Tuesday, November 24, 2009

Donations, Emotions, and Sustainable Education

The raft of knowledge ferries the worst sinners to safety. – Bhagavand Gita

Since the last post, I have finished up my time in the poorest, most backward and corrupt state in India – Bihar. In Bodh Gaya, Bihar, where Buddha supposedly attained Enlightenment (I stood under the tree where it happened!), I was able to volunteer teach at the Lord Buddha Charitable School for four days. I don’t consider myself an overwhelmingly great teacher, but with such a short stint I was able to keep the energy high and classes fun – I bounced around the room on all four limbs shouting “Oo Oo Ah Ah” like a crazed moron at one point. They definitely remembered “monkey” after that. Abisek, a teacher, revealed on the last day, “The students have told me they like your study methods and want you to stay here.”

Overall, it was a pleasant experience and I gained as much as the children, but it made me think more deeply about the NGO model, especially relative to education. In Bodh Gaya, the only buildings more common than temples are charitable schools – some of them scams, others not. Regardless of their authenticity, schools like Lord Buddha in Bodh Gaya survive off the tourist industry. Competition is fierce. I was approached by no less than five different people wanting me to “see [their] school”. My host and worker for Lord Buddha, Dinu, guarded me like the Chinese on Tiananmen Square.

I did take up the offer of one of the competing schools. I saw something similar to Lord Buddha – a struggling school, in dire need of assets, doing a marginal job of educating the children. Both schools essentially begged me for help. Mahendra, director of Lord Buddha, had the audacity to say, “We expect you will help us, support us, to develop our project.” On top of my donation of $25 and four days of work, they wanted me to adopt an orphan, at the annual cost of over $500 for seven to eight years (clearly, they hadn’t seen my student loans). At both organizations I received all kinds of enticements from chai, free food to songs prepared by the children and leis around my neck. How is anyone supposed to make a rational investment in education when so much emotion is infused into the process? The emotional aspect has become one my primary annoyances with the NGO sector. Remember the commercials of starving African children covered with flies? Same idea. My point is, I think if we really want to do something about education inequality (or any problem for that matter) instead of just feeling good about ourselves, we need to donate or invest with our heads rather than our hearts. You wouldn’t invest your life savings in a company or mutual fund that “really needs the money, please”, would you?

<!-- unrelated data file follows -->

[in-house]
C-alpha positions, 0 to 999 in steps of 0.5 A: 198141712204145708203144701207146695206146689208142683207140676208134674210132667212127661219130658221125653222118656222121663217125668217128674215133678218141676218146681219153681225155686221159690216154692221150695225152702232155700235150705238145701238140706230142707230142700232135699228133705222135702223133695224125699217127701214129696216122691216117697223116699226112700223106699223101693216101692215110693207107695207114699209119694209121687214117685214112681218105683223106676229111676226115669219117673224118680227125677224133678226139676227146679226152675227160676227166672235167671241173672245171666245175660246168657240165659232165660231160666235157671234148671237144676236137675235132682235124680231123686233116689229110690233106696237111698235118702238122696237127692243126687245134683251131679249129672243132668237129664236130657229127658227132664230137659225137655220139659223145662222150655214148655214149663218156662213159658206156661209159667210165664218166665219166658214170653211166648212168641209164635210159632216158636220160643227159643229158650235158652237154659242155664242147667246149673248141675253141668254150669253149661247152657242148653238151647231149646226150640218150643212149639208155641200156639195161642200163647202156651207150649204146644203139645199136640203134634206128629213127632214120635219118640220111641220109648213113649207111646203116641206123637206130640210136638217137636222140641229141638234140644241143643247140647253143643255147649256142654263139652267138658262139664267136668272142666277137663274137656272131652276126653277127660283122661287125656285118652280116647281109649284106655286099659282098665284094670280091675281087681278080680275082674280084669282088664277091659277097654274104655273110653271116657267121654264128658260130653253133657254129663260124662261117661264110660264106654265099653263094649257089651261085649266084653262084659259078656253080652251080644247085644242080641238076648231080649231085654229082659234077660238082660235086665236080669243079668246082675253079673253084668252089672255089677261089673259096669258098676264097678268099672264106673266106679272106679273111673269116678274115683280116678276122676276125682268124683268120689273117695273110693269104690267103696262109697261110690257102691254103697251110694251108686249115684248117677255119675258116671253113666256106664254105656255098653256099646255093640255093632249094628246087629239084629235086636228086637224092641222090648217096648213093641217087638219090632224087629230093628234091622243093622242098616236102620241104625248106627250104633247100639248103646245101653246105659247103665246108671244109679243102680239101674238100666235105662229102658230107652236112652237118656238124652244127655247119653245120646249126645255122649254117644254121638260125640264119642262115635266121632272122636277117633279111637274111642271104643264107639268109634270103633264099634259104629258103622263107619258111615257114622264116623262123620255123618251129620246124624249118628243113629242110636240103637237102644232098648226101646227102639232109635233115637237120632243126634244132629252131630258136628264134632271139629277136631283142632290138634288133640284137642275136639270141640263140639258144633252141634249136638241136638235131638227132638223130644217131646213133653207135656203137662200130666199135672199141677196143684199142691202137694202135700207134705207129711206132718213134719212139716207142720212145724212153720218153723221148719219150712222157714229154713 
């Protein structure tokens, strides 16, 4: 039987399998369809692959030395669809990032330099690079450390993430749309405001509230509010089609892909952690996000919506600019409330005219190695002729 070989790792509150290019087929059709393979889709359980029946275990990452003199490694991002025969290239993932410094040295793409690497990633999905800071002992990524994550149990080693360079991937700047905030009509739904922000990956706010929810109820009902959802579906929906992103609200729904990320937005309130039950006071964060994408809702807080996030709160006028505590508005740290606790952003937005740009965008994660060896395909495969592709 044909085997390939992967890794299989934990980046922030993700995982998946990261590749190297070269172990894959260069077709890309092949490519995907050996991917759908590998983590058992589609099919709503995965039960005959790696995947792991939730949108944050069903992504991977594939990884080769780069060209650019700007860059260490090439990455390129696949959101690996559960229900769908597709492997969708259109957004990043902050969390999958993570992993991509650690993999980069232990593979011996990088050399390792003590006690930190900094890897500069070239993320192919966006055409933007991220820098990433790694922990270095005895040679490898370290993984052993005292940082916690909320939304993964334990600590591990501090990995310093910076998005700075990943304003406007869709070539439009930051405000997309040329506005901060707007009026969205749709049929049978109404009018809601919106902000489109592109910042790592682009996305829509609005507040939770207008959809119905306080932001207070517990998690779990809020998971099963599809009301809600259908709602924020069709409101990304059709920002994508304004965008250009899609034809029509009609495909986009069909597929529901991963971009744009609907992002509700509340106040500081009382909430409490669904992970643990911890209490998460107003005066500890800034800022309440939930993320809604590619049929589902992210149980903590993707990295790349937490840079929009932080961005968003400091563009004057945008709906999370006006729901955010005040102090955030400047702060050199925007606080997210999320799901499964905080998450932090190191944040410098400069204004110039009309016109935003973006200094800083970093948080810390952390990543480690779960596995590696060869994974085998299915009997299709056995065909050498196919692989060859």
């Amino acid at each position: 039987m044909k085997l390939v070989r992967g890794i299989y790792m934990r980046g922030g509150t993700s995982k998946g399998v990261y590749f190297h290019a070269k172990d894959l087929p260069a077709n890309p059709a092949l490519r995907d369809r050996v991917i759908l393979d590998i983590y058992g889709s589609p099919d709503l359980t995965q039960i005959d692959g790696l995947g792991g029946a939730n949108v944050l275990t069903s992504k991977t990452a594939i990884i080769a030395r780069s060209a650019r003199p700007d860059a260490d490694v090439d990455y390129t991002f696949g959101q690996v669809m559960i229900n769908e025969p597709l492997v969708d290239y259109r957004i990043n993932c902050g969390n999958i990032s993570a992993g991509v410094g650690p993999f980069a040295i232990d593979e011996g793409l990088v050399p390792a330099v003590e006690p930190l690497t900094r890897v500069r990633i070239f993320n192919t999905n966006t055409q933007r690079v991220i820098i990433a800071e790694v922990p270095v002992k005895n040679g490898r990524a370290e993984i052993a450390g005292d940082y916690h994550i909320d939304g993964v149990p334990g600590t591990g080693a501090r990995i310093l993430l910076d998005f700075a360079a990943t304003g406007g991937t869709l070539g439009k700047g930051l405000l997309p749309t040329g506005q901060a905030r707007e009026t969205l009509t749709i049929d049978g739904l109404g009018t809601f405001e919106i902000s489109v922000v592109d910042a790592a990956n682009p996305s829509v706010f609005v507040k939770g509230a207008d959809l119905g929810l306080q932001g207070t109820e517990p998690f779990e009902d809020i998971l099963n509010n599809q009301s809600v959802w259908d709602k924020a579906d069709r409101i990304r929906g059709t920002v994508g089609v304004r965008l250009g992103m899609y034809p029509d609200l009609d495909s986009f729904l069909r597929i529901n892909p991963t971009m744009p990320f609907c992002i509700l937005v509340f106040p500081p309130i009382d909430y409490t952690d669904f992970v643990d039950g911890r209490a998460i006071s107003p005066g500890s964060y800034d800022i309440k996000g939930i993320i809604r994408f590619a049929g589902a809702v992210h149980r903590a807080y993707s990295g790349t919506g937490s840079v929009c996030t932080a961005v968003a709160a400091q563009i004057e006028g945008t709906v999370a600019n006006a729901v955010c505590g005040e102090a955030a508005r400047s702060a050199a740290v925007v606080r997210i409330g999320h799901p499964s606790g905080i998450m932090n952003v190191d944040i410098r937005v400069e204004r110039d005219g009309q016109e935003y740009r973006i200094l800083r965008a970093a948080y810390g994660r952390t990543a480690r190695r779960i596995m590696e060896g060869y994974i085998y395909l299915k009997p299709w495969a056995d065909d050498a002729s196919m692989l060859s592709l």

Then how can education be done in a more sustainable way, without relying on sporadic donations or a five-month tourist season as in Bodh Gaya? A for-profit company in India, National Institute of Information Technology (NIIT), is making an attempt with computer education in the state of Tamil Nadu. Gucharan Das in India Unbound, which I just read, explains how NIIT is collaborating with the Tamil Nadu government. Tamil Nadu provides the school and real estate and NIIT providing the teachers and computers. As Das explains, “During the day children get practically free education, and after school hours it becomes a regular NIIT commercial center open to the town’s residents. Whatever profits NIIT loses during the day are made up between 4 pm and 11 pm.” The book was published in 2000, and since then it has shown to be successful, touching over a million students in just five years. And the profit incentive should attract other companies to try to do it better. This is just an example specific to computer education, but you can easily see the applications for general education.

What about private universities? Aren’t they the same? Haven’t donations been the successful model for them? Yes and no. Yes in that donations and grants are a huge part of how a university is funded. But no in that it is simply in another league – it has the scale to create an investment corpus that kicks off interest to fund the university. Rural schools in India don’t have this scale, so upon leaving the Lord Buddha school, I suggested Lord Buddha institute the other key difference between private universities and rural schools: income-generating activities. My alma mater, like other universities, brings in money through a variety of sources to fund itself: football games, classical music concerts, the campus bookstore, paying $20 for the ID you lost, and of course, tuition. I certainly didn’t suggest these specific activities to Lord Buddha, but rather this line of thinking. A women’s handicraft cooperative made up of the students’ mothers, with proceeds divided between the women and the school, could take some pressure off Dinu and Mahendra to gather all of the funding. Or, eco-tourism program where tourists visit the village where the students live, have a meal with a family, and teach at the school, could create a powerful experience that tourists would be willing to pay for, and then maybe donate. All proceeds would fund the school.

What I’ve just covered certainly isn’t a comprehensive depiction of the problems or answers of providing sustainable education, but hopefully it raises some new questions and makes you and me both think twice the next time we fill that coffer.

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